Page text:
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Short message service (SMS) reminders and real-time adherence monitoring improve antiretroviral therapy adherence in rural Uganda

Haberer, Jessica E.; Musiimenta, Angella; Atukunda, Esther C.; Musinguzi, Nicholas; Wyatt, Monique A.; Ware, Norma C.; Bangsberg, David R.

doi: 10.1097/QAD.0000000000001021
Epidemiology and Social: Concise Communication

Objective: To explore the effects of four types of short message service (SMS) plus real-time adherence monitoring on antiretroviral therapy (ART) adherence: daily reminders, weekly reminders, reminders triggered after a late or missed dose (delivered to patients), and notifications triggered by sustained adherence lapses (delivered to patient-nominated social supporters).

Design: Pilot randomized controlled trial.

Methods: Sixty-three individuals initiating ART received a real-time adherence monitor and were randomized (1 : 1 : 1): (1) Scheduled SMS reminders (daily for 1 month, weekly for 2 months), then SMS reminders triggered by a late or missed dose (no monitoring signal within 2 h of expected dosing); SMS notifications to social supporters for sustained adherence lapses (no monitoring signal for >48 h) added after 3 months. (2) Triggered SMS reminders starting at enrolment; SMS notifications to social supporters added after 3 months. (3) Control: No SMS. HIV RNA was determined at 9 months. Percentage adherence and adherence lapses were compared by linear generalized estimating equations and Poisson regression, respectively.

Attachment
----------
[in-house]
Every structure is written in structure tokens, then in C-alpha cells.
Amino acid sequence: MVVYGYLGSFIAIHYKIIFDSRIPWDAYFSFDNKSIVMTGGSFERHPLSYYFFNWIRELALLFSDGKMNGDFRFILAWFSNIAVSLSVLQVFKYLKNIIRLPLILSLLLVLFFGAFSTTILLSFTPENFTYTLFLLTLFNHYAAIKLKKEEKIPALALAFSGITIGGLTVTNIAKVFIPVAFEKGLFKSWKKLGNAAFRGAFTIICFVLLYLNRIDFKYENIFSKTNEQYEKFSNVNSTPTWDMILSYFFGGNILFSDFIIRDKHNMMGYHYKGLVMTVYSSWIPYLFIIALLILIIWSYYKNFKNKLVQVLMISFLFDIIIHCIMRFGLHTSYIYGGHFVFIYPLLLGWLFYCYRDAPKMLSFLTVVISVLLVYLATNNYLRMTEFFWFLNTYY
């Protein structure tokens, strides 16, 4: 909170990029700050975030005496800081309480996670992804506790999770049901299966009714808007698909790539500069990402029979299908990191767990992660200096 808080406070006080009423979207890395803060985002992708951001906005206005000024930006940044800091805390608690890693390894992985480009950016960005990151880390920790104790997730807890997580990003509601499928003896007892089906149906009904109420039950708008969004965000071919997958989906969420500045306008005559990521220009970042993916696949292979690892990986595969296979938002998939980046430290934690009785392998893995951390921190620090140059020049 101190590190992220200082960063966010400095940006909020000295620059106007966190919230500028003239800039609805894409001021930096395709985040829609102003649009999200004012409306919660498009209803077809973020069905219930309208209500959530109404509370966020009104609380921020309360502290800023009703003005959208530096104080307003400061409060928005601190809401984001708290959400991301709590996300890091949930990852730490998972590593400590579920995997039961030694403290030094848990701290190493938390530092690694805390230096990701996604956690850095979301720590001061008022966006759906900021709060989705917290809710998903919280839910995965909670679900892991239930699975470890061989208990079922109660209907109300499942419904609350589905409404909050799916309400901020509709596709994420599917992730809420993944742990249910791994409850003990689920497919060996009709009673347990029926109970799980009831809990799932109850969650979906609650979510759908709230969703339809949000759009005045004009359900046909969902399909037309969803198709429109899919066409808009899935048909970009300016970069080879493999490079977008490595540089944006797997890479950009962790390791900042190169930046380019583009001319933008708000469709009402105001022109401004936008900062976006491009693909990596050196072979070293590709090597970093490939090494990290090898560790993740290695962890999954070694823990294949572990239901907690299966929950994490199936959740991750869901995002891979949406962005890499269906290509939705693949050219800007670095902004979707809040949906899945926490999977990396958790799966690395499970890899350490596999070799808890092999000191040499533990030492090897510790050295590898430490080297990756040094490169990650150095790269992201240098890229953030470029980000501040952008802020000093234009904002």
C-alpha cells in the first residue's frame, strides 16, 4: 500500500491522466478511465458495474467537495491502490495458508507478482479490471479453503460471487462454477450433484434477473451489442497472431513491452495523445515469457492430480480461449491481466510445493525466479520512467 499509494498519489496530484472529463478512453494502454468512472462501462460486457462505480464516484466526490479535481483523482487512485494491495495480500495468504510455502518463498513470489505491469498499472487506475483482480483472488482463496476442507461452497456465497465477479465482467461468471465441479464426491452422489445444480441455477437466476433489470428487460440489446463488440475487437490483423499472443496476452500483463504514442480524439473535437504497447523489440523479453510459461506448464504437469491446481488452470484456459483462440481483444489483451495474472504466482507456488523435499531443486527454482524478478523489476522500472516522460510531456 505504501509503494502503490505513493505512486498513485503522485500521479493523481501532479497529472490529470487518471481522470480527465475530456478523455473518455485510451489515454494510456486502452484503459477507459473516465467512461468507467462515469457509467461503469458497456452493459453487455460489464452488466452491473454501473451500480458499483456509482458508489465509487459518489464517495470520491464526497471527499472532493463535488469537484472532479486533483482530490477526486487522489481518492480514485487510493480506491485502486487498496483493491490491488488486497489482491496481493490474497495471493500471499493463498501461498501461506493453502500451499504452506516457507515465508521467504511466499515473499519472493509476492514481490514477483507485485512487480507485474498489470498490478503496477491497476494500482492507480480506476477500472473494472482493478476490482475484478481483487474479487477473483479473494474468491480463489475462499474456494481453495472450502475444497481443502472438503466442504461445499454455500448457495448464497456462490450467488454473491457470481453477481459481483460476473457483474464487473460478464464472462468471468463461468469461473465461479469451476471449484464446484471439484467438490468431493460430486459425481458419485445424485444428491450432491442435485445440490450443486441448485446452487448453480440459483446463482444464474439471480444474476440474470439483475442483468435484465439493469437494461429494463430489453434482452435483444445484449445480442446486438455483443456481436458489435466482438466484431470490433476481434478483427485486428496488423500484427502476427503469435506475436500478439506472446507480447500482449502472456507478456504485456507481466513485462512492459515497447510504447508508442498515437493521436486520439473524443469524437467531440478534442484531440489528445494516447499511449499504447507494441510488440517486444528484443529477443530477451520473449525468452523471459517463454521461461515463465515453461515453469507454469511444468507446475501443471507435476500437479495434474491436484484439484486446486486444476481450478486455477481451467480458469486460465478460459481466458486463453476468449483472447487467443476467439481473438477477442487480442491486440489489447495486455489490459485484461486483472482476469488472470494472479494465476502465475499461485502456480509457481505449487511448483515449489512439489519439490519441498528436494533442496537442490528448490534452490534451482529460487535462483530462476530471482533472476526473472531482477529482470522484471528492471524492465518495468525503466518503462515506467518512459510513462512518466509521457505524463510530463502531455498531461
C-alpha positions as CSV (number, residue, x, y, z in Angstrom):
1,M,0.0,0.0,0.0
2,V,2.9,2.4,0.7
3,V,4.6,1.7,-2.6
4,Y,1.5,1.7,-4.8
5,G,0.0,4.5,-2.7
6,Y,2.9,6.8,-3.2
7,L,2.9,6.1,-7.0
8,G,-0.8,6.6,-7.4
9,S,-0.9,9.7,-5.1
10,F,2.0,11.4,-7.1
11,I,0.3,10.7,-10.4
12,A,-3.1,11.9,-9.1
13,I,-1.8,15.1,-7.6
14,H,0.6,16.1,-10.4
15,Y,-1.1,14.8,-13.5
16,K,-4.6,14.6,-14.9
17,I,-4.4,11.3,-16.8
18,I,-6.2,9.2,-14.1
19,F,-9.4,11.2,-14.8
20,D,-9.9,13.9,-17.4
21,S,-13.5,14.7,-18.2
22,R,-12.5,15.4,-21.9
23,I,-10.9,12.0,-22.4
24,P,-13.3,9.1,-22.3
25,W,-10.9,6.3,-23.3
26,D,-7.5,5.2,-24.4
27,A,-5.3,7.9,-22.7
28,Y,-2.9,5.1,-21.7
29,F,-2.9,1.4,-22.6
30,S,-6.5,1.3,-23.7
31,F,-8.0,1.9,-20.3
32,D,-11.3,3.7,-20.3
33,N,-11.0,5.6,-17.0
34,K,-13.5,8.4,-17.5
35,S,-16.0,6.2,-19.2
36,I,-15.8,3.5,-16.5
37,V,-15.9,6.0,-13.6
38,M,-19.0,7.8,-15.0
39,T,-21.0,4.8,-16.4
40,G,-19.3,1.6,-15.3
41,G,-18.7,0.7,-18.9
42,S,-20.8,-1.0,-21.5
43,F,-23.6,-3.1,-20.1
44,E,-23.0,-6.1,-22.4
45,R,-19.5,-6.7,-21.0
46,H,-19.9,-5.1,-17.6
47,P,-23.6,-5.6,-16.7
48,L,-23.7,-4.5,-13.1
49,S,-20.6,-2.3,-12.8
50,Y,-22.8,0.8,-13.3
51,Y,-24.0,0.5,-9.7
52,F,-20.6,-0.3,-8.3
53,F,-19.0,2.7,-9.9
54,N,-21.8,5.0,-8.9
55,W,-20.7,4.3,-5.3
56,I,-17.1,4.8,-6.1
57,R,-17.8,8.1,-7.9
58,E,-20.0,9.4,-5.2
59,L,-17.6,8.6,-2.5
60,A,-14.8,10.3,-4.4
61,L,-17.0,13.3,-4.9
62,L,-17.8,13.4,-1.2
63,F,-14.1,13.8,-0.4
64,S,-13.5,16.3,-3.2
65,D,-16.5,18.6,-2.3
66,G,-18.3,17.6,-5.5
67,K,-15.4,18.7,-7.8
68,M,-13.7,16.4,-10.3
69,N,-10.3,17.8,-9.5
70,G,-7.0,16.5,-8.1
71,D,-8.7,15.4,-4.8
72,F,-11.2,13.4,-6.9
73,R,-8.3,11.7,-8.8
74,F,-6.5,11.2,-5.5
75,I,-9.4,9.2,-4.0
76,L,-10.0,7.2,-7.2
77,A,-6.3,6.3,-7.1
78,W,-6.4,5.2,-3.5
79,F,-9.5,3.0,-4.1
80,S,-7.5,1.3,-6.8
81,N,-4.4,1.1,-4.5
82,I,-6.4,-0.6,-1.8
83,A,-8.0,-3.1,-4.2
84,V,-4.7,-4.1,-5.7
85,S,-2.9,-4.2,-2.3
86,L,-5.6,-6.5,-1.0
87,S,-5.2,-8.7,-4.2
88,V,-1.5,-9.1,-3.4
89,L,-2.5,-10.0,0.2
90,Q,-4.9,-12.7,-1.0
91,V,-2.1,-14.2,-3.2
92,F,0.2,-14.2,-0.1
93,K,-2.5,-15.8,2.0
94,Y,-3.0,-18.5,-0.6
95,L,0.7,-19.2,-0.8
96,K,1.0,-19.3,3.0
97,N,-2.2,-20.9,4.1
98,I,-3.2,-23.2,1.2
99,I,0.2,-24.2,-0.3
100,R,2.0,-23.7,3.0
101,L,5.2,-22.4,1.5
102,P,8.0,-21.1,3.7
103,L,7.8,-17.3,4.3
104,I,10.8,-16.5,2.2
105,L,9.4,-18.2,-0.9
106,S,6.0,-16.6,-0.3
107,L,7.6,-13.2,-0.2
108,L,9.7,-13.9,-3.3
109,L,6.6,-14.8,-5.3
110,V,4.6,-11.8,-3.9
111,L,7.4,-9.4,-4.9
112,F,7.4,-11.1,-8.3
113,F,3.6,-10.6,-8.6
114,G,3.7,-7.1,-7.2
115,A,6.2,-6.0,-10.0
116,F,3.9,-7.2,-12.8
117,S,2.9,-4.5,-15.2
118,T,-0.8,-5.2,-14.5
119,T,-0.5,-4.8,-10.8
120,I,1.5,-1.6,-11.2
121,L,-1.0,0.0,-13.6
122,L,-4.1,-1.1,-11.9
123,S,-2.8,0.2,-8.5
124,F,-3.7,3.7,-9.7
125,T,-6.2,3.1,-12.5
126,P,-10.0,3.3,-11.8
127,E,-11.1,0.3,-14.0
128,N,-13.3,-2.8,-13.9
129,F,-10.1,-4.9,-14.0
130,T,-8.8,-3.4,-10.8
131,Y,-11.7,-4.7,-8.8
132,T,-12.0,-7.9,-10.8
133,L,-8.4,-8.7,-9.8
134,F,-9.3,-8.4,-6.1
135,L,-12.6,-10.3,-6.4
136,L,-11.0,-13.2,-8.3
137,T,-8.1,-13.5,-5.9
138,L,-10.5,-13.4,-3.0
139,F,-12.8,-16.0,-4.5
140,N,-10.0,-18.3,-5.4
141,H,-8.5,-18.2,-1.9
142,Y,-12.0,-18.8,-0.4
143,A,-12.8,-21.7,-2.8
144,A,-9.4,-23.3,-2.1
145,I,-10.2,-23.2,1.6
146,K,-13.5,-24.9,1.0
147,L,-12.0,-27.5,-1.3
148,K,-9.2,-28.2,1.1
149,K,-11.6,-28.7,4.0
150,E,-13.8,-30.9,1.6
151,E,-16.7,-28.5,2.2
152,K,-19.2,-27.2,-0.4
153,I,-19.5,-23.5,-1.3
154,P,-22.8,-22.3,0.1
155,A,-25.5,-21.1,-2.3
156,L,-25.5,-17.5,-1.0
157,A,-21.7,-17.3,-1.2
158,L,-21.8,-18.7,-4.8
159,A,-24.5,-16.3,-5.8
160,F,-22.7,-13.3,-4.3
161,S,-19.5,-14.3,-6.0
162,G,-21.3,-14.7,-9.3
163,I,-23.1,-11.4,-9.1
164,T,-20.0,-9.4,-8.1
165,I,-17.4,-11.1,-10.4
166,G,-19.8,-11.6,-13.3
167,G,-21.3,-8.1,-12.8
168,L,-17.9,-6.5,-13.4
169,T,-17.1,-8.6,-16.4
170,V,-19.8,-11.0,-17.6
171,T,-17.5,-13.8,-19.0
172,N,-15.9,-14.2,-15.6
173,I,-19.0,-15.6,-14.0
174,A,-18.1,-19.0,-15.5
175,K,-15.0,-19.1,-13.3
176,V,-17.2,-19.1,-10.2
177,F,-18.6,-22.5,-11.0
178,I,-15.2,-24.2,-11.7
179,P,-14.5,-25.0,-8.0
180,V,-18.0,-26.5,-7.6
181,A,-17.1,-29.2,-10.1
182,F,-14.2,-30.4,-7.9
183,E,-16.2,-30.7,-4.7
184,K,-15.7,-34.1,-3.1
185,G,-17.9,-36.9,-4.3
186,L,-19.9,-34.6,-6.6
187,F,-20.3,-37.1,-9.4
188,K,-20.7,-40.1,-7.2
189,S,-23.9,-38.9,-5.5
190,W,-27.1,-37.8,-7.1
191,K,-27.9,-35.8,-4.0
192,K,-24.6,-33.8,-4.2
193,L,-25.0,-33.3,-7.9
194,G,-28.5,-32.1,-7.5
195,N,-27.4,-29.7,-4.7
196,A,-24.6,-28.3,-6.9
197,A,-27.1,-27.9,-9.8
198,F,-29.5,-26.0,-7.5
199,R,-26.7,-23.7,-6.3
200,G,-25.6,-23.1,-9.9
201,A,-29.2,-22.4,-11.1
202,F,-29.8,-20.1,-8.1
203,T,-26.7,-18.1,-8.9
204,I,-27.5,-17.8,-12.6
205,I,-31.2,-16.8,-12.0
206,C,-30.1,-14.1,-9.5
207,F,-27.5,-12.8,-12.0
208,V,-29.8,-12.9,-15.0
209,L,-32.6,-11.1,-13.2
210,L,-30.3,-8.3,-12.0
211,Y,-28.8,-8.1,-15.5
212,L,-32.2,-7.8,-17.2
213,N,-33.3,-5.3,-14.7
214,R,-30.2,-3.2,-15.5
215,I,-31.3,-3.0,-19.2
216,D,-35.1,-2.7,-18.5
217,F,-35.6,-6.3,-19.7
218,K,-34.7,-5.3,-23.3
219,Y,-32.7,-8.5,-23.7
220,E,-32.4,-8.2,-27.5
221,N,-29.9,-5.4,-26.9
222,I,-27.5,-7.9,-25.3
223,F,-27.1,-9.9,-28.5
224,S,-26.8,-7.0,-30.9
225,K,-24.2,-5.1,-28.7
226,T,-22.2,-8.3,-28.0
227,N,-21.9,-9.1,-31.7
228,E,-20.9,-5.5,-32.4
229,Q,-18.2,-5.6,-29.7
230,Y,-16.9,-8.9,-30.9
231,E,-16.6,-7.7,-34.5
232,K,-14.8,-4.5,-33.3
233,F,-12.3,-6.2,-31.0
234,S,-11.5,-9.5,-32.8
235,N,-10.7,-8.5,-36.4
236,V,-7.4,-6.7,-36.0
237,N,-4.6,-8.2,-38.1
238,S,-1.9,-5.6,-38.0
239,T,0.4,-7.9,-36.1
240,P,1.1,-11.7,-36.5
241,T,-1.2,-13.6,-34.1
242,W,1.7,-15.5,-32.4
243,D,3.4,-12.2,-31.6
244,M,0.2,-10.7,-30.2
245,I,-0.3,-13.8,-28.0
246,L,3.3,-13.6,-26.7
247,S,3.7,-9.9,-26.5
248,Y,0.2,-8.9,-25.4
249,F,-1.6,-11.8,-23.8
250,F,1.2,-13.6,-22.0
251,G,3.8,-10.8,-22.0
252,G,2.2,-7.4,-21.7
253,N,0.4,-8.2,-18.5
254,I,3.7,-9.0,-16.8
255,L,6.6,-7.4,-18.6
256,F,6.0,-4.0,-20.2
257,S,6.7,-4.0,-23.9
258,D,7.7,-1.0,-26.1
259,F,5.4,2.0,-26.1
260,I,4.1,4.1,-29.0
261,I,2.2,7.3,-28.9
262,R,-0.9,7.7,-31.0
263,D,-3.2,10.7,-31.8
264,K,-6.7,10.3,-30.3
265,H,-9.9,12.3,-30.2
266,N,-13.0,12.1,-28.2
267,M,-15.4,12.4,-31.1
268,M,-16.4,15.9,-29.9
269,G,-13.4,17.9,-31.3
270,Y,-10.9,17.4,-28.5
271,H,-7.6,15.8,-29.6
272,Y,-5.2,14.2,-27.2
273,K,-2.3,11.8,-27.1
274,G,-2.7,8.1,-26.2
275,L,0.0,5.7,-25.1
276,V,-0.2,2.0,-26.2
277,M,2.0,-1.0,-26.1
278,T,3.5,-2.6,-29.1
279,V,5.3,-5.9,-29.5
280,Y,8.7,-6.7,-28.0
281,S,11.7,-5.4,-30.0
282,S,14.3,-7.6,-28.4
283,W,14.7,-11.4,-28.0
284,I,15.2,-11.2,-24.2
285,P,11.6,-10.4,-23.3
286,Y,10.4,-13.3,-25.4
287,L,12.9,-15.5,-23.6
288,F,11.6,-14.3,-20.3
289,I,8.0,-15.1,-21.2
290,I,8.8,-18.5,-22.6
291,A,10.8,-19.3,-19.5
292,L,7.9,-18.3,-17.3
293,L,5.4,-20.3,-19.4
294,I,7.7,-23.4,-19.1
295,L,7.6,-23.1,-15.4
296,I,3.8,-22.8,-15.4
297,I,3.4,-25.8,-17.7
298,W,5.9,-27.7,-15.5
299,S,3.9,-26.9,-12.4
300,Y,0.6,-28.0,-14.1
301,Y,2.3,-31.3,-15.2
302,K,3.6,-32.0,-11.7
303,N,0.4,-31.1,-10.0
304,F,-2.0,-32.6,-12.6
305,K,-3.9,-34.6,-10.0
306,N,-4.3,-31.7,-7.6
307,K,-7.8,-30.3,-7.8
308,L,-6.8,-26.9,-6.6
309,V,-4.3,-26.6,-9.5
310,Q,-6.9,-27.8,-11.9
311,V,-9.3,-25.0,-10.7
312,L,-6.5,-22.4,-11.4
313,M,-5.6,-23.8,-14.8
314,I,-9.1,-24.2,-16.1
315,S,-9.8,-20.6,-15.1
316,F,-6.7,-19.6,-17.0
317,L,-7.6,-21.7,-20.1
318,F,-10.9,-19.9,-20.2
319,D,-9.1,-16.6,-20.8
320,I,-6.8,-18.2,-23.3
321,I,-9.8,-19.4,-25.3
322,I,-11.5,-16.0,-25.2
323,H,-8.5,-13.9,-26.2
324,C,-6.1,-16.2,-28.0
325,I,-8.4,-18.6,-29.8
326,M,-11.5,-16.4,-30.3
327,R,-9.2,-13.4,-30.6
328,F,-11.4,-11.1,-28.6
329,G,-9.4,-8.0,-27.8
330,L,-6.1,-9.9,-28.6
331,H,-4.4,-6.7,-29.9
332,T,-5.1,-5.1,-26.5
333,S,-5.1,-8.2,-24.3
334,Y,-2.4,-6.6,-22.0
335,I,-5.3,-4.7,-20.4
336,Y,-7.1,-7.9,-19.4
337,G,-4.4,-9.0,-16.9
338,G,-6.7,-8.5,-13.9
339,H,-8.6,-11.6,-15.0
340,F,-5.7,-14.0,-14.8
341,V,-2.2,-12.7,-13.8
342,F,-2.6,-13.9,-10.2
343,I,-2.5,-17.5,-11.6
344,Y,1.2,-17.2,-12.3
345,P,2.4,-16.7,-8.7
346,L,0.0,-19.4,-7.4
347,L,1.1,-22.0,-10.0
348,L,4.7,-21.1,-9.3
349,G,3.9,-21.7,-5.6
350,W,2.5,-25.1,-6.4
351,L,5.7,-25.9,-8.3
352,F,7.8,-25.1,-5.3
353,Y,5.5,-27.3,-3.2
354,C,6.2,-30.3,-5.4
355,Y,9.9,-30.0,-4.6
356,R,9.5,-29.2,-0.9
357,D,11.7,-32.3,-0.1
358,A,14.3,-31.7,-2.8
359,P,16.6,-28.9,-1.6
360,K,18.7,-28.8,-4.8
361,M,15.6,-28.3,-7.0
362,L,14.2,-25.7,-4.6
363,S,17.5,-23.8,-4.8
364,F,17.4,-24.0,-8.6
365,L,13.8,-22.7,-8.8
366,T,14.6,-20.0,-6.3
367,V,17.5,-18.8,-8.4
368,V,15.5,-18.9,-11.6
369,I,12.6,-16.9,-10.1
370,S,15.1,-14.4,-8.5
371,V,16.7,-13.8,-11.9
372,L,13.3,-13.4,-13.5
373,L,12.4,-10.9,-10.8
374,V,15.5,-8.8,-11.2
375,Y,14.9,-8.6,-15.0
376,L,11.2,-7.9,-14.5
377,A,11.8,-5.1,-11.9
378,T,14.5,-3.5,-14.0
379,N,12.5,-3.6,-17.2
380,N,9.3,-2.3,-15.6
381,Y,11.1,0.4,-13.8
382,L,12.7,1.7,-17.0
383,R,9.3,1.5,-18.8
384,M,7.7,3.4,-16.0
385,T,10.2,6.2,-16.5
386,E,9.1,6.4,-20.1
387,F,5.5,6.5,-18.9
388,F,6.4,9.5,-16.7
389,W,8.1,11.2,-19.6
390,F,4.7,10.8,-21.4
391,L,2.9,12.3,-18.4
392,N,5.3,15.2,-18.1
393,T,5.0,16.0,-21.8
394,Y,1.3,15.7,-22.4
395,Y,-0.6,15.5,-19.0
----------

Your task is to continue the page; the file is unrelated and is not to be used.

Results: Median age was 31 years, 65% were women, and median enrolment CD4+ cell count was 322 cells/μl 97% took once daily tenofovir/emtricitabine/efavirenz. Compared to control, adherence was 11.1% higher (P = 0.04) and more than 48-h lapses were less frequent (IRR 0.6, P = 0.02) in the scheduled SMS arm. Adherence and more than 48-h lapses were similar in the triggered SMS arm and control. No differences in HIV RNA were seen.

Conclusion: Scheduled SMS reminders improved ART in the context of real-time monitoring. Larger studies are needed to determine the impact of triggered reminders and role of social supporters in improving adherence.

aMassachusetts General Hospital, Boston

bHarvard Medical School, Boston, Massachusetts, USA

cMbarara University of Science and Technology, Mbarara, Uganda

dHarvard TH Chan School of Public Health, Boston, Massachusetts, USA

Correspondence to Jessica E. Haberer, Massachusetts General Hospital Center for Global Health, 125 Nashua St, Suite 722, Boston, MA 02114, USA. Tel: +1 617 724 0351; e-mail: jhaberer@mgh.harvard.edu

Received 4 November, 2015

Revised 21 December, 2015

Accepted 4 January, 2016

This is an open-access article distributed under the terms of the Creative Commons Attribution-NonCommercial-NoDerivatives 4.0 License, where it is permissible to download and share the work provided it is properly cited. The work cannot be changed in any way or used commercially. http://creativecommons.org/licenses/by-nc-nd/4.0

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